We have analysed Libras technical papers to see if what has been stated in its White paper about privacy, cryptocurrency, decentralisation could become real features of this coin or not. We will also examine the attributes needed to be a Founding member and Node Validator, and other aspects of the Libra currency.
Libra’s Blockchain and privacy
Libra’s technical paper calls the blockchain a “cryptographically authenticated distributed database”, maintained by a network of distributed validators. But in reality is not a distributed database, but a single-versioned database with consensus copies distributed in all validator’s nodes.
Since all transactions will be public by the nodes, and also these nodes could have other databases linking the pseudonymous accounts to mobile devices or credit card transactions, customers shouldn’t bear any expectations of privacy.
According to the technical paper, the Libra Database can be thought of as a state machine with all its states recorded. So, the complete transaction history of all its customers will be permanently stored. That could, also, raise concerns about consumer rights and privacy. Since the possibility to link transactions with users exists, it is quite possible to create consumer profiles.
People do not seem concerned about their privacy loss when using Facebook, WhatsApp, Instagram and other Social Networks, so it might not have a significative impact on Libra’s spread.
Is it really a cryptocurrency?
“The Libra Blockchain doesn’t have an explicit notion of a block — it only uses blocks for batching and executing transactions.” Source – Libra Technical Paper
Although Libra makes use of cryptographic keys to handle and validate transactions, the concept of the block is internal and used only with the purpose to process transactions within the database. but blocks are not mined. It is unknown how the blocks are shared by all the nodes, or how to decide about which will be the next one. That puts Libra in the edge of the cryptocurrency concept as currently is thought.
Becoming a Founding Member
To be a validator and also a founding member, the Libra Association will ask for specific technical requirements and fulfil particular criteria.
According to The Block the requirements for private organisations are:
- More than USD 1 billion market Cap or more than USD 500 million sales balance.
- Reach more than 20 million customers or users worldwide
- Be an established top-100 industry leader.
They will accept non-profit organisations, but the Libra Association will decide their eligibility, which includes an operating budget of $50 million and being global. Also, they should cover node costs that may go as high as $350,000 yearly.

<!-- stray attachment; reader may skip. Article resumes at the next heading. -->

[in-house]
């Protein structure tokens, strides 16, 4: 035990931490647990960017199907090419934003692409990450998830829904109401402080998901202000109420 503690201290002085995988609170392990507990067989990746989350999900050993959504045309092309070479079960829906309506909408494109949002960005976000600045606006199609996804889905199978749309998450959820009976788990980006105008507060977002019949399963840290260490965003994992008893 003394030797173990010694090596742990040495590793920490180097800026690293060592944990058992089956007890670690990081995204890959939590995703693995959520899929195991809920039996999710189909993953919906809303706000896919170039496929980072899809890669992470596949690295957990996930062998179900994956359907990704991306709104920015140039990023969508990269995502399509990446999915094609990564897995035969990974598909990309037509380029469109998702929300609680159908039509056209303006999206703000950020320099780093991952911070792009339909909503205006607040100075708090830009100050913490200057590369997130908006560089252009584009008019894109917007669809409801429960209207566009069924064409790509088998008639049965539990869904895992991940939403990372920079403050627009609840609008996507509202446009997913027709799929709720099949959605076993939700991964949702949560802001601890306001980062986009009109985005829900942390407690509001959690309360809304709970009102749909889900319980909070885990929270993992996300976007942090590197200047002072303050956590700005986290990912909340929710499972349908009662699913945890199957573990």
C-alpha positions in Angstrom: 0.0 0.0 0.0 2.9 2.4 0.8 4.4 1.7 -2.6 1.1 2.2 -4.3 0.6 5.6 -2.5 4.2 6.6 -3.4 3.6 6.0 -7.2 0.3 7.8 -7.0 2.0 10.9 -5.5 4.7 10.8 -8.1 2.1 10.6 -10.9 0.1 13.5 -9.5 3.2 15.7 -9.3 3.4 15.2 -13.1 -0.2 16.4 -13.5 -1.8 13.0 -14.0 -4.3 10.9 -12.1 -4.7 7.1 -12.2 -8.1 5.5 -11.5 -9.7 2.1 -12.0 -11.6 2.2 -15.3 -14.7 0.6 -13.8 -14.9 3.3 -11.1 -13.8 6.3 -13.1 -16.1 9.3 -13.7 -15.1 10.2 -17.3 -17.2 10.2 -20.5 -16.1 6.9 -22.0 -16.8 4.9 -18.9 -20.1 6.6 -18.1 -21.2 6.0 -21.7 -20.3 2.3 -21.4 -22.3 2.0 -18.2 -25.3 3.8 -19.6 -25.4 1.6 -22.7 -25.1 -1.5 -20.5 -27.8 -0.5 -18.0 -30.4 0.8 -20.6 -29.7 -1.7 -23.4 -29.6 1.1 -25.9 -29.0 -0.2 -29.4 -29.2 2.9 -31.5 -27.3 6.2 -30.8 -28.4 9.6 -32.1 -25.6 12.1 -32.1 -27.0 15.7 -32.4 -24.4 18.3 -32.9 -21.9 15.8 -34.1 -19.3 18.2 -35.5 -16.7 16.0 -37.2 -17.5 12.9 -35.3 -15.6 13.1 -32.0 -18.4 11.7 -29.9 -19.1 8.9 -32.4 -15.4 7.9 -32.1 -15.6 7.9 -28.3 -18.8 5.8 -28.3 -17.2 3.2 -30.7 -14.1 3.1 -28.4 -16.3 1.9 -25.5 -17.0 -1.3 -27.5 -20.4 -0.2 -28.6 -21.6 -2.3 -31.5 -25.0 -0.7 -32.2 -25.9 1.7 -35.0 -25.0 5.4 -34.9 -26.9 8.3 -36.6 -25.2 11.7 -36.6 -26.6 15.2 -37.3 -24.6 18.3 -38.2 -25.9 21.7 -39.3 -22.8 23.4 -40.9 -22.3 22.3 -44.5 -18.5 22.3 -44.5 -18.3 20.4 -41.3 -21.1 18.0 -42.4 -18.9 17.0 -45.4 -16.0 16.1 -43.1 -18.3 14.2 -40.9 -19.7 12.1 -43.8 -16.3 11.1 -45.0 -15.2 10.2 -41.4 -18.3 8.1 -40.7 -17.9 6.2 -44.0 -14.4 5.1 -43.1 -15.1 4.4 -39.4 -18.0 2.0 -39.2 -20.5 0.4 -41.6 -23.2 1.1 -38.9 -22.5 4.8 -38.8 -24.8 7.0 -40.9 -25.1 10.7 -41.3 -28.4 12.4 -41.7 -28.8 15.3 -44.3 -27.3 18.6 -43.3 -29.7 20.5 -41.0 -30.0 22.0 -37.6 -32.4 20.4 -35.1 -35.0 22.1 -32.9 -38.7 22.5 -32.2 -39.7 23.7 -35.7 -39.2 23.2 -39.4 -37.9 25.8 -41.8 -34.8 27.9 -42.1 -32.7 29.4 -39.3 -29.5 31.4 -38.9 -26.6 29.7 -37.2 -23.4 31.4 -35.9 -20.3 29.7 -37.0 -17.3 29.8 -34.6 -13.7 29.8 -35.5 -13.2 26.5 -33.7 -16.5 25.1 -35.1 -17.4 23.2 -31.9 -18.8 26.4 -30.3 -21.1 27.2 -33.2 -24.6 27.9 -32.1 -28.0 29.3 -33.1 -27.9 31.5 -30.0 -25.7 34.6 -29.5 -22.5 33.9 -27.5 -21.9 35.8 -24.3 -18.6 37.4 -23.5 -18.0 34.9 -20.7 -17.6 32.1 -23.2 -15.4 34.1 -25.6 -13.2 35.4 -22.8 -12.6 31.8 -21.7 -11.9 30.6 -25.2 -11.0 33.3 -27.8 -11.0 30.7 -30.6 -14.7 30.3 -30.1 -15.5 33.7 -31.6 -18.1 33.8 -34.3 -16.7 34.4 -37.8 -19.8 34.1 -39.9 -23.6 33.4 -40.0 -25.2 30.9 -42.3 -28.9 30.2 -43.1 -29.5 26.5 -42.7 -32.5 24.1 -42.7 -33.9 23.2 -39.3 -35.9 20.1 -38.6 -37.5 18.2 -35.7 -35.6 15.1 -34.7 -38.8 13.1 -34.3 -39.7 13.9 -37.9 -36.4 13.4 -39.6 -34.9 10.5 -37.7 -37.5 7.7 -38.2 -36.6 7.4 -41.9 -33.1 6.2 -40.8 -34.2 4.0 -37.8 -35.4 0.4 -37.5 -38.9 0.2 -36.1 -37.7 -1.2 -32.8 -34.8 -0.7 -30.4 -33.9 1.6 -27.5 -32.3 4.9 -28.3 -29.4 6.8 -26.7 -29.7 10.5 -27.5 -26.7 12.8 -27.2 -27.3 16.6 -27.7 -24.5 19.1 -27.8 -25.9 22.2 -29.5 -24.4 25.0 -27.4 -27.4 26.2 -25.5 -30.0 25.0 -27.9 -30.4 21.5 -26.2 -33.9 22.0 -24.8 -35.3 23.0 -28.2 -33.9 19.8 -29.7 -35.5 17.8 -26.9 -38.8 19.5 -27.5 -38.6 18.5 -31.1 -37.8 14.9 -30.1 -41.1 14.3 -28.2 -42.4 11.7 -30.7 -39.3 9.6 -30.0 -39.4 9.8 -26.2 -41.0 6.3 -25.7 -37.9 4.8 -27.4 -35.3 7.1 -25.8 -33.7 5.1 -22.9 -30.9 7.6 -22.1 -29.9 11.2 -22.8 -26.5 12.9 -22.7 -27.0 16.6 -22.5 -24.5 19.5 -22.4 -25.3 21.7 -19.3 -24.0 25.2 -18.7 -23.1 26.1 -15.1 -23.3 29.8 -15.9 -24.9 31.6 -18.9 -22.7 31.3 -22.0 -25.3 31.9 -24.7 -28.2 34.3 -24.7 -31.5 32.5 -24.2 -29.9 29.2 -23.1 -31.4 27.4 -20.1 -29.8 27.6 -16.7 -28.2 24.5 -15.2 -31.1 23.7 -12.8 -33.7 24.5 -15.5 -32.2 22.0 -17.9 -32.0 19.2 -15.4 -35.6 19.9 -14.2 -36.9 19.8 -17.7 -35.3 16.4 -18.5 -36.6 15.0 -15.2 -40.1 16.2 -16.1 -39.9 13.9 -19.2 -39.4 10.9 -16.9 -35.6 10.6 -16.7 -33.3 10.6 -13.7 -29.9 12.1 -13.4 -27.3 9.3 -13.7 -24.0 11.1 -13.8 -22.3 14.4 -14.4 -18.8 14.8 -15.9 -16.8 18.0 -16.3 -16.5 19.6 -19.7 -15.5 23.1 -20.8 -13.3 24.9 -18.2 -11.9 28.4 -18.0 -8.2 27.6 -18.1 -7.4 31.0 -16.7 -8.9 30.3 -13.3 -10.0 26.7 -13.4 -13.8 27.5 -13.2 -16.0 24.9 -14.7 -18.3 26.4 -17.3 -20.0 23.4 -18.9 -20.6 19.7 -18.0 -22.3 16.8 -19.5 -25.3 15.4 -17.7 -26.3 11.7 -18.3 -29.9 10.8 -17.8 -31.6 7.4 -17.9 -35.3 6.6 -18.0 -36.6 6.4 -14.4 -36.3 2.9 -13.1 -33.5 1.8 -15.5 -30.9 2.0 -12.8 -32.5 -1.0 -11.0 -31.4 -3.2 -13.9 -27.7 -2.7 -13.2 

Academic Institutions will be required to be a top-100 ranking by QS World University Rankings and also top-100 ranked in Computer Science.
The White Paper and also the technical papers claim Libra is decentralised. But in view of the above, seems it won’t be truly open and distributed. Also, as of now, Libra can only be exchanged using the official Calibra wallet and the user has no mean to store his cryptographic in no way aside from the provided by the application.
Libra is expected to be traded in major crypto-exchanges though, therefore it makes sense that other Libra wallets may appear in the market. That will be good news for users in terms of privacy and security.
The Libra Reserve backing the cryptocurrency will consist mainly of monetary assets backed by major banking institutions and distributed around the world. Interest rates will be used to pay the network’s expenses and also distributed as dividends to the Founding members.
Since no part of it will be returned to the Libra Reserve, this currency will suffer a higher depreciation level than fiat currencies do.
Will Libra be a monopoly?
“Libra is an attempt to build a global (central) bank that piggy-backs on existing central banks’ monetary policy, with the goal of taking over and eventually deprecating them.” – John deVadoss interviewed by Cryptoslate.
A project whose “mission is to enable a simple global currency and financial infrastructure that empowers billions of people” can be thought of as a project attempting to create a global crypto-bank that could in a future date make obsolete the current financial structure.
But the fact is that Libra will face competition with already established transfer and payment methods – Currencyfair, Xe, Worldremit Bizum, Skrill- including current cryptocurrencies such as Bitpay, Coingate and others. That includes the very recent project by Litecoin Foundation, Bibox and Ternio to create a debit card solution to pay in online and physical stores around the globe.
The reaction of the banking establishment will oppose Libra, also. Big banks around the globe will weigh their options and opportunities to create payment and money exchanging structures for the XXI century, something they were not too keen to start with.
It will also depend on how stakeholders align. Any attempt to a global currency will be fought politically by the existing big economies. The interests in Europe, the USA, China, Japan and Russia are not aligned with this project, nor those of the seven countries holding 50% of unbanked people on earth.
Political and financial interests surely will push for different, local, solutions that may be controlled by the “local” power establishment, therefore it seems Libra may have to fight its way toward a “global status”.
The end of physical Money?
Will the appearance of Libra be the end of the physical money? It seems that physical money will have a limited time span if the spread of digital payments and money transfers gets generalised. But that fate cannot be credited to Libra. Electronic payment systems predate Libra. Libra’s merit is to aim at creating a payment and money exchanging system not requiring a bank account.
Exciting times for the financial sector and users of the financial services!